Note that you can't offset any losses against income from other sources e.g. wages, like you used to in the good old days. That is what the concept of "ring-fencing of losses" means. The losses are "ring-fenced" so that they only apply to residential rental property.
Some interesting points
Do restructure strategies such as selling your old family home to an LTC still work?
We have previously recommended this, in blog posts such as this one. The answer is that yes, the rules are unchanged, and this still effectively meets IRD requirements for interest deductibility and remains a good strategy.
However, just be aware that any losses are ring-fenced, as described above. For more info, the IRD Sept 2019 TIB is below
As always, situations vary, so please contact us for advice on your specific situation. Call 099730706 or email us here
Capital Gains Tax (if it happens): what will be the effects on rental properties? What strategies could be employed to minimise tax effects? Here is a high-level overview:
WHAT WILL BE TAXED?
Everything except your grandma.
No, not quite. All land except family home, shares, business assets and intangible property. Seems that cars, boats, jewellry, fine art, collectibles and other household durable items would also be excluded.
HOW MUCH TAX?
At present, it would be at the tax rate of who/whatever owns the asset i.e. if a person, and they are earning $70k/year, then 33c/$. However, the common view is that this will be watered down to something more like the Australian rate, which is a flat 15c/$.
That being said, the proposal is to extend the lowest tax threshold of 10.5c/$ from $14k/ year to $20k/year, which is $420/year extra. Break out the party poppers.
Note also, that the proposal includes allowing depreciation on buildings once again. The more things change the more they stay the same! It would also allow deductions for seismic strengthening, something more likely to help commercial property investors.
WHAT'S THE TIMEFRAME?
It isn't going to be backdated, but seems that businesses will have up to five years to work out what the market value of the assets as at April 2021 was.
WHO WILL BE TAXED?
You'll pay CGT on your worldwide assets if you* are tax resident in NZ, e.g., sell a rental property in Australia: CGT will be calculated in NZ. One would imagine however, that where there is a Double Tax Agreement (DTA), then that country has primary taxing rights, and NZ would recognise the CGT paid on that asset sale.
We asked MortgageLab to give us their unique perspective as mortgage advisors. You'll enjoy reading some useful insights and tips from Rupert Gough here.
Forsyth Barr make the following observations:
For more insights and advice on your portfolio, go to
* By "you" we mean the entity that owns the asset
+ Note that if you use part of your family home for Airbnb or want to claim home office costs or if the home is bigger than 4500 m2, then CGT would apply. See this link for more info.
Reference to comments by Mortgage Lab and Forsyth Barr is done with kind permission of each party. This does not constitute an endorsement of Epsomtax.com Limited. All rights belong to their respective owners.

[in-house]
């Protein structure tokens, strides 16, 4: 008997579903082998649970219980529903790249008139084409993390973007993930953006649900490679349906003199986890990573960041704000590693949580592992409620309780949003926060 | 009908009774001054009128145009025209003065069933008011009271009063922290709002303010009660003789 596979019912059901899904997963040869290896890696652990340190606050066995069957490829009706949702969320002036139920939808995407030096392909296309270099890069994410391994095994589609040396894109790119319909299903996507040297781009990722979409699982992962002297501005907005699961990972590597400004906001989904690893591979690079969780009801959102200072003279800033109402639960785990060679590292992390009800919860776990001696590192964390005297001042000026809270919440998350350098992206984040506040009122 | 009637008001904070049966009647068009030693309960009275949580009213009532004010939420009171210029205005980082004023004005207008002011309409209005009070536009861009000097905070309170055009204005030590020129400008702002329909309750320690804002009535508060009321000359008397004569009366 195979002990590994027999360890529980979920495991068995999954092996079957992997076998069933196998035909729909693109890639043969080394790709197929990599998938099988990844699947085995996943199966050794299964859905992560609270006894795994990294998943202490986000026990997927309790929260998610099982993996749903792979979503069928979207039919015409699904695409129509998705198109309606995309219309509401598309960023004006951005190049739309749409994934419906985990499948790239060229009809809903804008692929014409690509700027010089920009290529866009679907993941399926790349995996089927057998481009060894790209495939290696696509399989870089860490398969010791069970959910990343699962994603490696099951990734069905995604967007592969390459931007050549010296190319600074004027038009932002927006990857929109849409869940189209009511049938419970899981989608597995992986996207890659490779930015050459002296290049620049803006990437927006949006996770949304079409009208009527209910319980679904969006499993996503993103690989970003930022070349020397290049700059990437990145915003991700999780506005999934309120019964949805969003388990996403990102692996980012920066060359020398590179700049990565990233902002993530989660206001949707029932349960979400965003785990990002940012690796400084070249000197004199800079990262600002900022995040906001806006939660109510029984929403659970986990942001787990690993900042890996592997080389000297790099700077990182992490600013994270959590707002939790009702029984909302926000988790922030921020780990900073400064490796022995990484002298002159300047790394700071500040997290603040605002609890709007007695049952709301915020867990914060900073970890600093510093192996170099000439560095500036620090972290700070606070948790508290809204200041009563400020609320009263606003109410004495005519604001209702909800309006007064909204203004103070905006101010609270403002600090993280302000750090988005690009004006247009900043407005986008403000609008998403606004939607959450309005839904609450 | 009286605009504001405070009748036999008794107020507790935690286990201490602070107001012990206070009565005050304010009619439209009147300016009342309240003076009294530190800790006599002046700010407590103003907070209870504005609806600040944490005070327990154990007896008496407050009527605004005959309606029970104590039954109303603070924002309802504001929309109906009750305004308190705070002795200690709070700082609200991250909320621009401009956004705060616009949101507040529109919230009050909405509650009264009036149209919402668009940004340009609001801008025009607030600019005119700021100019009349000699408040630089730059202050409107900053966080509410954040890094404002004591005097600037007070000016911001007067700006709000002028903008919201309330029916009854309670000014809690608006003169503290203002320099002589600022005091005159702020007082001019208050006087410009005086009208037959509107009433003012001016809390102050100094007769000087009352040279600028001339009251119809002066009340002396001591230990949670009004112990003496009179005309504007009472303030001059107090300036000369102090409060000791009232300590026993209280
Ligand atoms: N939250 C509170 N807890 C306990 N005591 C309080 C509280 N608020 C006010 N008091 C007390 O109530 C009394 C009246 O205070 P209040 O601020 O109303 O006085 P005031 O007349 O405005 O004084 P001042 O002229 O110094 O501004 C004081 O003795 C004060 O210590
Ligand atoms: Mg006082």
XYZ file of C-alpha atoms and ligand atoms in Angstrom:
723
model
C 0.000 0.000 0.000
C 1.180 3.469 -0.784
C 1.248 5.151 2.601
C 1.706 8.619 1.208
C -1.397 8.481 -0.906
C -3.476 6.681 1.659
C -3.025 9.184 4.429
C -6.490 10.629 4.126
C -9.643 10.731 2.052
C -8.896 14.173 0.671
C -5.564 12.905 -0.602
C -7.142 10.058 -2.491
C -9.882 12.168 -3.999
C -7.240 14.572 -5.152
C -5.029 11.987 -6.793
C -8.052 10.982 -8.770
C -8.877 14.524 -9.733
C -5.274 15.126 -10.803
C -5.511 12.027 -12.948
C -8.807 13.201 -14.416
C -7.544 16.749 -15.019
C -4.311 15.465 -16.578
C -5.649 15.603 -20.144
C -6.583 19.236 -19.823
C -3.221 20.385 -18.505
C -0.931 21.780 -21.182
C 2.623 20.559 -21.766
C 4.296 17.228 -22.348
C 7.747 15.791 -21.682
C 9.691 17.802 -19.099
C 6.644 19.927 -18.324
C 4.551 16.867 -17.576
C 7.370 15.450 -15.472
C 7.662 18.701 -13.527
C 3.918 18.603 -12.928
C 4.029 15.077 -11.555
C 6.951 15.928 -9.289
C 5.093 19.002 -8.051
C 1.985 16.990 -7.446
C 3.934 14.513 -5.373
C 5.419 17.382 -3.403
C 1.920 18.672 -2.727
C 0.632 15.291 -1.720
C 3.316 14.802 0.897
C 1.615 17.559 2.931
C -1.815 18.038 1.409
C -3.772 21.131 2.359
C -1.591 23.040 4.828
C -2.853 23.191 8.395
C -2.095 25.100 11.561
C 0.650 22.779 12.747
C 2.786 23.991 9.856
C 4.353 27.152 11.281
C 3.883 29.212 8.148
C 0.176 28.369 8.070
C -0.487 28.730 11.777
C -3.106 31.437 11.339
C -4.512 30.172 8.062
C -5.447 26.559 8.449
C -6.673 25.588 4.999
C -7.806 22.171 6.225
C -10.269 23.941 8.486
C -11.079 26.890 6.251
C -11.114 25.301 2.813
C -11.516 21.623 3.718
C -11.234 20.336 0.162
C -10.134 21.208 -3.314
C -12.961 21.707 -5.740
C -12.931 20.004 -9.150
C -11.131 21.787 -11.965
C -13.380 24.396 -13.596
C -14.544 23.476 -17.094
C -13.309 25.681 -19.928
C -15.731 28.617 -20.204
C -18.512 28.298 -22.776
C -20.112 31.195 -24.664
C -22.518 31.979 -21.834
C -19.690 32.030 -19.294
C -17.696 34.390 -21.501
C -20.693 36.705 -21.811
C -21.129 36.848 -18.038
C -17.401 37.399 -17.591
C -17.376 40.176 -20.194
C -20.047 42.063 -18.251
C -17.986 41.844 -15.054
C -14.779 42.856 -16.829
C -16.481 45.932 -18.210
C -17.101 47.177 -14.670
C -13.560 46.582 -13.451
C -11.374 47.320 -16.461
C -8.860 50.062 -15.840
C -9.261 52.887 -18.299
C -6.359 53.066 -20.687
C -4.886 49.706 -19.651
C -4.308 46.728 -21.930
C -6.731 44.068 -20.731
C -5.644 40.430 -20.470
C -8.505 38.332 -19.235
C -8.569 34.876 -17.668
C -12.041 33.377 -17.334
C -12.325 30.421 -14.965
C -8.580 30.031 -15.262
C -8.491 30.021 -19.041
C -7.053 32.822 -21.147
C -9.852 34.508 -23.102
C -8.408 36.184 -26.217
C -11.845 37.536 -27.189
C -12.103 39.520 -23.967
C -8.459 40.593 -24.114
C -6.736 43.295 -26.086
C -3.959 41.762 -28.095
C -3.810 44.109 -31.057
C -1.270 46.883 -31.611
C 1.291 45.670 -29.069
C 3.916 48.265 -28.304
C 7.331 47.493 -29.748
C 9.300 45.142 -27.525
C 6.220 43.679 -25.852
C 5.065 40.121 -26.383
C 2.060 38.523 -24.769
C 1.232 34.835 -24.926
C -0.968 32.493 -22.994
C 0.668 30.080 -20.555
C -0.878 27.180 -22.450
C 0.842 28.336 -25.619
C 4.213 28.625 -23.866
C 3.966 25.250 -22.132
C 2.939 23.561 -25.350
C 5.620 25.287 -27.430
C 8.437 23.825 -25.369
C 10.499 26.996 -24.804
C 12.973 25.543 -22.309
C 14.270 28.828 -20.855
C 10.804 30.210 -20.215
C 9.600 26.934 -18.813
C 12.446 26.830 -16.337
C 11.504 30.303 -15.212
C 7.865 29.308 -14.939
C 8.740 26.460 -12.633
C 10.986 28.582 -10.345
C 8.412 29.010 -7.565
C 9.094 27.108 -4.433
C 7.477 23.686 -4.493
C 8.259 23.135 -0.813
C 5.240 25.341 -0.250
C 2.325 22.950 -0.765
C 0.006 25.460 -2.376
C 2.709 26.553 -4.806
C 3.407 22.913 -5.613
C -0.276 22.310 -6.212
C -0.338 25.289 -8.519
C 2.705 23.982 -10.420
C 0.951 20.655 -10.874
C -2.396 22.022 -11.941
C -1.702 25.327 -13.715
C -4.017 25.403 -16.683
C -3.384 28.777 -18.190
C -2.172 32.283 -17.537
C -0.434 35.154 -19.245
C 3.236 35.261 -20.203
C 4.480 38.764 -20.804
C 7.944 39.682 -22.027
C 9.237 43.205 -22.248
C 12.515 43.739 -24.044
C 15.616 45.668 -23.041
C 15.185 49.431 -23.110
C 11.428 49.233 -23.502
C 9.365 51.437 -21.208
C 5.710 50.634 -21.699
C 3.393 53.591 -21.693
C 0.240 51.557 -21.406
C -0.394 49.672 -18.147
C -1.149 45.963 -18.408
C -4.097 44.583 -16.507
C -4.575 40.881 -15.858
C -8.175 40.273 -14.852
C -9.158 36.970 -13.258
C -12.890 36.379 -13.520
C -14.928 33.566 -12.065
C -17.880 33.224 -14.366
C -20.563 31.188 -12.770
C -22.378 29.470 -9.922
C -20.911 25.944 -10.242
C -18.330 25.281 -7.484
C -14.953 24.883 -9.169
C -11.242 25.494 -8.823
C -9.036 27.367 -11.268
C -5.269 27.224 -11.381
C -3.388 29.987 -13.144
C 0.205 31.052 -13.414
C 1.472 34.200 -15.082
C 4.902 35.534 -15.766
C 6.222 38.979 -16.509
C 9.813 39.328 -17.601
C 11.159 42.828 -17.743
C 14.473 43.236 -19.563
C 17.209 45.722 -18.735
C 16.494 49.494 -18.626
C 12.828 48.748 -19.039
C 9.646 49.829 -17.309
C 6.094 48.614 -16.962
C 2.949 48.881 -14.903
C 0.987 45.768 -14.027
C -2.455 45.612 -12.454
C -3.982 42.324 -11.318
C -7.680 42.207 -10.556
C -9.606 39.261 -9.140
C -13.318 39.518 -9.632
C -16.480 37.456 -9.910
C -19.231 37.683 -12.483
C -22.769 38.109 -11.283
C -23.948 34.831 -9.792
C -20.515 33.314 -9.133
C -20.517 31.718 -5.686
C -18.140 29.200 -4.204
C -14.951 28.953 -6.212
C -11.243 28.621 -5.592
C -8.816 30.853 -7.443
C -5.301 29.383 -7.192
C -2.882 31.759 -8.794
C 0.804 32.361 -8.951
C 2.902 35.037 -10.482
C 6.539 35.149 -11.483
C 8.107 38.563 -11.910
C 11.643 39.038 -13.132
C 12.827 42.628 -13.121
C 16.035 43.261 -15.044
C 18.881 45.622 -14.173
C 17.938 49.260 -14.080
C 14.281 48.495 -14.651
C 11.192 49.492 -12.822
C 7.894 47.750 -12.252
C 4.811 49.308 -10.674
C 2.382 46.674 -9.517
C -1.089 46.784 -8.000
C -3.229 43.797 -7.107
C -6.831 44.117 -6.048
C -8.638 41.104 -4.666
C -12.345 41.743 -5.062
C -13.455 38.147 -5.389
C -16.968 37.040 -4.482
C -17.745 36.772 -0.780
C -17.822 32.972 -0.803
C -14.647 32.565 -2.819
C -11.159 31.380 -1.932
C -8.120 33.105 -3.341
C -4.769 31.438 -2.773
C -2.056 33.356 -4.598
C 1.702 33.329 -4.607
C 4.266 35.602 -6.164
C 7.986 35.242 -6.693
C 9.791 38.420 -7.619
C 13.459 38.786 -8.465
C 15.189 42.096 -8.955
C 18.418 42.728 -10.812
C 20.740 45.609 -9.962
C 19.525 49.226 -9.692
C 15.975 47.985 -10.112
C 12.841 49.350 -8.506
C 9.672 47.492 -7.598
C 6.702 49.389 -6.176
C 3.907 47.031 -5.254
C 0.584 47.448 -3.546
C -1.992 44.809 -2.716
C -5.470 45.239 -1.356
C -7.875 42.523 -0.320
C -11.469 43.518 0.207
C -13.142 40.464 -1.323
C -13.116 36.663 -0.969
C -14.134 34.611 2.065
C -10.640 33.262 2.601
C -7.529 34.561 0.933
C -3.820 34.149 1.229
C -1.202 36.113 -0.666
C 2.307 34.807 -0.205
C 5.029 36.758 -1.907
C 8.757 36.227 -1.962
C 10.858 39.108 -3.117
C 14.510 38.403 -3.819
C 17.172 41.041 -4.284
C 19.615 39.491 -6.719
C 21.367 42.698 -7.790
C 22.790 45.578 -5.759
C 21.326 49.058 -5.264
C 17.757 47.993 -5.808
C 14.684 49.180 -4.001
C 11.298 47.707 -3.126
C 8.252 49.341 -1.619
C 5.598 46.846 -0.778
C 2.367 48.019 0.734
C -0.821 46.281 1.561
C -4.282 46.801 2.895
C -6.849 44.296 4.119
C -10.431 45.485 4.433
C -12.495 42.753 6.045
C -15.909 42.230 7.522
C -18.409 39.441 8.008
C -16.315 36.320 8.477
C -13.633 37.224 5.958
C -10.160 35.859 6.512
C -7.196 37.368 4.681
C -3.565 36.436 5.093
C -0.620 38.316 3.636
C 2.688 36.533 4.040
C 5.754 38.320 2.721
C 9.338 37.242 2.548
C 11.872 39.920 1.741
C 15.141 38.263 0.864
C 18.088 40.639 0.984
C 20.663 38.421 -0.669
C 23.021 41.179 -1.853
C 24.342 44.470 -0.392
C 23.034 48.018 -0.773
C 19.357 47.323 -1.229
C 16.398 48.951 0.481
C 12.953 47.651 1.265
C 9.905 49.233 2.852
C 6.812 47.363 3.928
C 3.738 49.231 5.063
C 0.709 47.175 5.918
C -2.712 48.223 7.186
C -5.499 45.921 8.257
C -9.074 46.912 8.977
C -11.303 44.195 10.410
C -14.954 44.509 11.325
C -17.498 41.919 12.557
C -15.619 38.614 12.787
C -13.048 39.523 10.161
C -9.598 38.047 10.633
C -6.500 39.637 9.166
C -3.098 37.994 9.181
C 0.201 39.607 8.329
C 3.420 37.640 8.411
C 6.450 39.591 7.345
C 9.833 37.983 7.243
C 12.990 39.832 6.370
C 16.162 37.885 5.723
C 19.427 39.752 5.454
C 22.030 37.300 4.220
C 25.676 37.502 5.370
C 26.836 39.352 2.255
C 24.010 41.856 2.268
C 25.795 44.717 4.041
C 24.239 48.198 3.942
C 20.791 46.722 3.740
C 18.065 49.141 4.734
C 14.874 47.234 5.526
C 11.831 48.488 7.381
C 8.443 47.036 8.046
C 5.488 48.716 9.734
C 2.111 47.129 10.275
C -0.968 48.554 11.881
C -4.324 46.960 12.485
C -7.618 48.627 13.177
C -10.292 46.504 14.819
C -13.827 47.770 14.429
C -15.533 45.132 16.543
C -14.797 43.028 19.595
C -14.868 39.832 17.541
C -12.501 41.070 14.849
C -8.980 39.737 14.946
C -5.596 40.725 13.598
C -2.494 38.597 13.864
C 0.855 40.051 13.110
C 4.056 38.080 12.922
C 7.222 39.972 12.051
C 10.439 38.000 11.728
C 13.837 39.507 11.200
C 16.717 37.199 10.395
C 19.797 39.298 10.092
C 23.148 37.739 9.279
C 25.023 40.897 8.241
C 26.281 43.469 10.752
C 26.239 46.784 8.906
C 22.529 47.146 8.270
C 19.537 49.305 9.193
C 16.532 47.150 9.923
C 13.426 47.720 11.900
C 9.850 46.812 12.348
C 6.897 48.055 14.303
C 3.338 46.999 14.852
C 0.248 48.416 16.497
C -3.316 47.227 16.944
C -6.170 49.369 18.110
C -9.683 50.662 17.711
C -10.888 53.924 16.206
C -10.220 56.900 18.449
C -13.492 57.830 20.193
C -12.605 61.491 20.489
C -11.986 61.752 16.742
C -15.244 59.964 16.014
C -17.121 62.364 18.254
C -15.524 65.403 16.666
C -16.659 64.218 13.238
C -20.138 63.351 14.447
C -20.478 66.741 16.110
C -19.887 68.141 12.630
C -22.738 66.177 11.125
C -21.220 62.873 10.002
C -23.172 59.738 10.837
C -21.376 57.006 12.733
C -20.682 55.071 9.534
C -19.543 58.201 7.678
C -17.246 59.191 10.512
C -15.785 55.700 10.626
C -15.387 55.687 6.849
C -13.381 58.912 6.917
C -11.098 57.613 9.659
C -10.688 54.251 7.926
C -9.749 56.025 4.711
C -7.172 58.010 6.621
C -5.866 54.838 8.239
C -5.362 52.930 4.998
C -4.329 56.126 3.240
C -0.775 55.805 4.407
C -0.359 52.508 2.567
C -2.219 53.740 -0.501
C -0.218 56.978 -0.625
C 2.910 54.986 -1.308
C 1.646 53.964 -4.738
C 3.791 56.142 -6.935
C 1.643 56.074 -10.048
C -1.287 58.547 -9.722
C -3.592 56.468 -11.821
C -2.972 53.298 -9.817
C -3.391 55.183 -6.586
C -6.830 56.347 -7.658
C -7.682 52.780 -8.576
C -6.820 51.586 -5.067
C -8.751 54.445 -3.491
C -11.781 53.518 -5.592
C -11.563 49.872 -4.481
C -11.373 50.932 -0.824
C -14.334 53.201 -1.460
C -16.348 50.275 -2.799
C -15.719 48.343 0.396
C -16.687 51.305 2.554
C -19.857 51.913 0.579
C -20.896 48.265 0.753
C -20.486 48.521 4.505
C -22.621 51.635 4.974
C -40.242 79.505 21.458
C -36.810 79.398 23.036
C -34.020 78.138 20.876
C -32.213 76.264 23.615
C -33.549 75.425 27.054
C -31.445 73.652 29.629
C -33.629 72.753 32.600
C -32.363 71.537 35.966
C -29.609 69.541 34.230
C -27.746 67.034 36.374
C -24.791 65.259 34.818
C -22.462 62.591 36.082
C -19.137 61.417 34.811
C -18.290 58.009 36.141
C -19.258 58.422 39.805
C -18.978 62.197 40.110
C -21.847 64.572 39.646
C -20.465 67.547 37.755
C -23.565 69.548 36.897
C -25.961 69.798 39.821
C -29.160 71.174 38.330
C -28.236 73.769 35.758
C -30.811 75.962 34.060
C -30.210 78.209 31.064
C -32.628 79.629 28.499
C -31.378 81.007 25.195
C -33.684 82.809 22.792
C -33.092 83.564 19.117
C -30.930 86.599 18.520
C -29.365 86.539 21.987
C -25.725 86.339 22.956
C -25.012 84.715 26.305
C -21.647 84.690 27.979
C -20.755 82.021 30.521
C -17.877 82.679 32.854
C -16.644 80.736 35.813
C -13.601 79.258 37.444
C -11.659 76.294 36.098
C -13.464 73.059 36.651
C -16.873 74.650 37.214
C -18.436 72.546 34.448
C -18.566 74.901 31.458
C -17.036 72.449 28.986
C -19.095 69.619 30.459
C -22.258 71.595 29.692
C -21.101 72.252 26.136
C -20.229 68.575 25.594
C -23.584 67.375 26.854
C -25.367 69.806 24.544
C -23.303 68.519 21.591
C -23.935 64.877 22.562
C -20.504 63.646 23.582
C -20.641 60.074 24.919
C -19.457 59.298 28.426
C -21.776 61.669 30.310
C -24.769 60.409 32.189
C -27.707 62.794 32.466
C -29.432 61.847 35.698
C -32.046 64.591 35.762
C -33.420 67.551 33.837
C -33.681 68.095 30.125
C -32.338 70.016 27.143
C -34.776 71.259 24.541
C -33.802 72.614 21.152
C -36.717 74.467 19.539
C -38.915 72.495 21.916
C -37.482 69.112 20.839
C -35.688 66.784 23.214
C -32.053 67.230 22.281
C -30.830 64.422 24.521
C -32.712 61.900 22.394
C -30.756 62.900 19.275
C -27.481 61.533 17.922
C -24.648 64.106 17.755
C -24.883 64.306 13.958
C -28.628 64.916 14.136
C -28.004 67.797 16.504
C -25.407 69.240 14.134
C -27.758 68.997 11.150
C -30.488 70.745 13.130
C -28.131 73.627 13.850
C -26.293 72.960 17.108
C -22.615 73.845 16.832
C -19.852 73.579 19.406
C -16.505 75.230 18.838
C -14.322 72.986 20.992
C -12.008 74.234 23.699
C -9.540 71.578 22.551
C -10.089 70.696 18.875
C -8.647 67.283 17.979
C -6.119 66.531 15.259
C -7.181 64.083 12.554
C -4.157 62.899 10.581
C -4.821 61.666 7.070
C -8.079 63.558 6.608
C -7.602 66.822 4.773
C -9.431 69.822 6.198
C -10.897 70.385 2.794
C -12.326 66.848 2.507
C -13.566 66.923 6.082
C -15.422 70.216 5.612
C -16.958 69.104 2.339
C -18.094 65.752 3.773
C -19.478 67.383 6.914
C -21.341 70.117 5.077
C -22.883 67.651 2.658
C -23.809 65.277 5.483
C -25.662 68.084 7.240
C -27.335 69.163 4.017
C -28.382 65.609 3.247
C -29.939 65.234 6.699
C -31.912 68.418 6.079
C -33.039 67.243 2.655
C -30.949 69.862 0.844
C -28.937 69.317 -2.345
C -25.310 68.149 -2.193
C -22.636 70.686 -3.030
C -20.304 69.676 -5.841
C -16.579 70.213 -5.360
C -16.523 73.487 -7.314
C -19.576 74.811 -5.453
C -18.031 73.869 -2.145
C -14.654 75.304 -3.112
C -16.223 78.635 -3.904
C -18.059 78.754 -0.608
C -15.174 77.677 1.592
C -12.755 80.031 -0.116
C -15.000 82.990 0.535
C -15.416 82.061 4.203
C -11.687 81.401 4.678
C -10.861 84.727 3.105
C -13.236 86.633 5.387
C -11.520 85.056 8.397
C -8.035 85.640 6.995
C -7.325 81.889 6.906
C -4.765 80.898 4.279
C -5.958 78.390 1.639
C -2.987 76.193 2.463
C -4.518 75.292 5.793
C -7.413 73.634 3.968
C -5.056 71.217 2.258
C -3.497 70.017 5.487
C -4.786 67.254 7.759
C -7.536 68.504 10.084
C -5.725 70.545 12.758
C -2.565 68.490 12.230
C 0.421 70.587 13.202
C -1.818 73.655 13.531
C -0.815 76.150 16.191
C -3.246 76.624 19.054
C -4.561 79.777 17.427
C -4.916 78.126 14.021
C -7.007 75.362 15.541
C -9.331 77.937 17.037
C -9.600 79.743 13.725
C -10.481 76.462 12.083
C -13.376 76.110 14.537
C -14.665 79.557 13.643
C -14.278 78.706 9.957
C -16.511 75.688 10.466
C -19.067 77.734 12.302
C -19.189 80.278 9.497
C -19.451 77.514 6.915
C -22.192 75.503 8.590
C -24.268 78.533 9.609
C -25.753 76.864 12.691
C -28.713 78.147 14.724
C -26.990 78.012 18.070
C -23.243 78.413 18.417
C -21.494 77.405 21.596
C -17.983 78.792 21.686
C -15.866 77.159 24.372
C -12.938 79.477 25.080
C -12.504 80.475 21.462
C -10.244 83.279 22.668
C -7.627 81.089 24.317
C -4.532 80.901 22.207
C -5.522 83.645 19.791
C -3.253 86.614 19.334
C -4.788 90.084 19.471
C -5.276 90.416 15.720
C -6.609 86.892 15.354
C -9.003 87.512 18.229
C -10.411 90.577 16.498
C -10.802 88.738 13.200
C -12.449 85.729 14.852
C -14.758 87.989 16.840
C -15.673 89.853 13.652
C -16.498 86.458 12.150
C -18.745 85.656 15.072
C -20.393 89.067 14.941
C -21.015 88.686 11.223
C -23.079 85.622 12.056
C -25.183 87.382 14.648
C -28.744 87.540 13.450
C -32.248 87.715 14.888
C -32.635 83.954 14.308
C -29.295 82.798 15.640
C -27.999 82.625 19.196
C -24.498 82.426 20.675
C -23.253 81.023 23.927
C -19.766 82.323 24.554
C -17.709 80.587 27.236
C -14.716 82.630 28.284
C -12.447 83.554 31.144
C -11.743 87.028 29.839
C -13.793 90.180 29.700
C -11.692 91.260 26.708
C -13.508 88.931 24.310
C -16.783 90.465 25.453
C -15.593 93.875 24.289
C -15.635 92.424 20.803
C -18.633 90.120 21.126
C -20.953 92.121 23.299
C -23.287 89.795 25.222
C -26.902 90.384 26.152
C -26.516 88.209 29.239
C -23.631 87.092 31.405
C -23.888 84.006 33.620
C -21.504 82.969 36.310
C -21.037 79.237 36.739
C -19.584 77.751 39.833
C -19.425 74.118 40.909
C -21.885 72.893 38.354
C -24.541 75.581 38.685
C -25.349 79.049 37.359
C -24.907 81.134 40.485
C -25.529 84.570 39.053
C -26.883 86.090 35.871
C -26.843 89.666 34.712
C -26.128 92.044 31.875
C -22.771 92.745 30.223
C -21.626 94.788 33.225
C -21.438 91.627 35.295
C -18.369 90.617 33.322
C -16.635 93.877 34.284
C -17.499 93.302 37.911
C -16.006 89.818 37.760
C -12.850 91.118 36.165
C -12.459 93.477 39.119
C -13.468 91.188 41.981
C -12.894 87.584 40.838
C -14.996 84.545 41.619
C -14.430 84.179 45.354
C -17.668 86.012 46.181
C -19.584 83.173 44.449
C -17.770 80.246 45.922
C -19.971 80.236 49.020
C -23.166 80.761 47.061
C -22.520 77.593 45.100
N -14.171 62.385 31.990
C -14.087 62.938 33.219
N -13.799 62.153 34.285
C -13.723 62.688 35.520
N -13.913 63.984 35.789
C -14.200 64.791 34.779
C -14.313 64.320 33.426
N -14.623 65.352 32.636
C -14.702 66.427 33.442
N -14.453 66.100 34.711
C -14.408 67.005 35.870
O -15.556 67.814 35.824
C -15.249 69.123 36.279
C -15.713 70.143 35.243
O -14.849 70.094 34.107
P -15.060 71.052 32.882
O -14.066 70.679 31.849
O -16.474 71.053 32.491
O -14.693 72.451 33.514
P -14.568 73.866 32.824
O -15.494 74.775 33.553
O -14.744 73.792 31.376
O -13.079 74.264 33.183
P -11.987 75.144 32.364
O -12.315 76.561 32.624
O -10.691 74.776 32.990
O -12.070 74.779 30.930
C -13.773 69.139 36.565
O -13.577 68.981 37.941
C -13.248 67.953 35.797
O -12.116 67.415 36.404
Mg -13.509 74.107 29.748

BILL SUMMARY FROM IRD
Ring fencing of property losses is here to stay. What will be the impact, and what strategies should you employ? How will it affect you? Will you still get a tax refund? Here is the latest summary from IRD and our discussion below.
So, from 19/20 financial year it is much harder to get losses from your rental onto your personal tax return. And therefore, goodbye tax refund for most; less refund for others. Rents will likely rise as investors can't get a tax refund to the same degree. Some investors will opt to sell. Others will be able to grow their portfolio.
This blog post has some good stuff in it, but see also our latest post here
* IRD stated in the draft bill: "... we suggest that the ring-fencing rules generally apply on a portfolio basis, so a person with multiple properties would calculate their overall profit or loss across their whole residential portfolio... we are recommending that taxpayers who wish to elect to apply the rules on a property-by-property basis be able to do so. We... do not consider that ring-fenced losses should generally be fully released on a taxable sale of residential property, meaning the losses (if not exhausted from offsetting the income derived on sale) would be able to be used to offset other income. However, for those properties which have had the rules applied to them on a property-by-property basis on the taxpayer’s election, we recommend that the losses become fully unfenced if they are taxed upon sale. This would also be the case where the rules applied on a portfolio basis and all of the properties in a portfolio were sold and taxed. This would most commonly be the case for land that was taxable under the bright-line test because it was sold within five years of acquisition."
So, what does that mean?
Accounting for your rental residential investment property; specialised property tax advice. Buy me a coffee!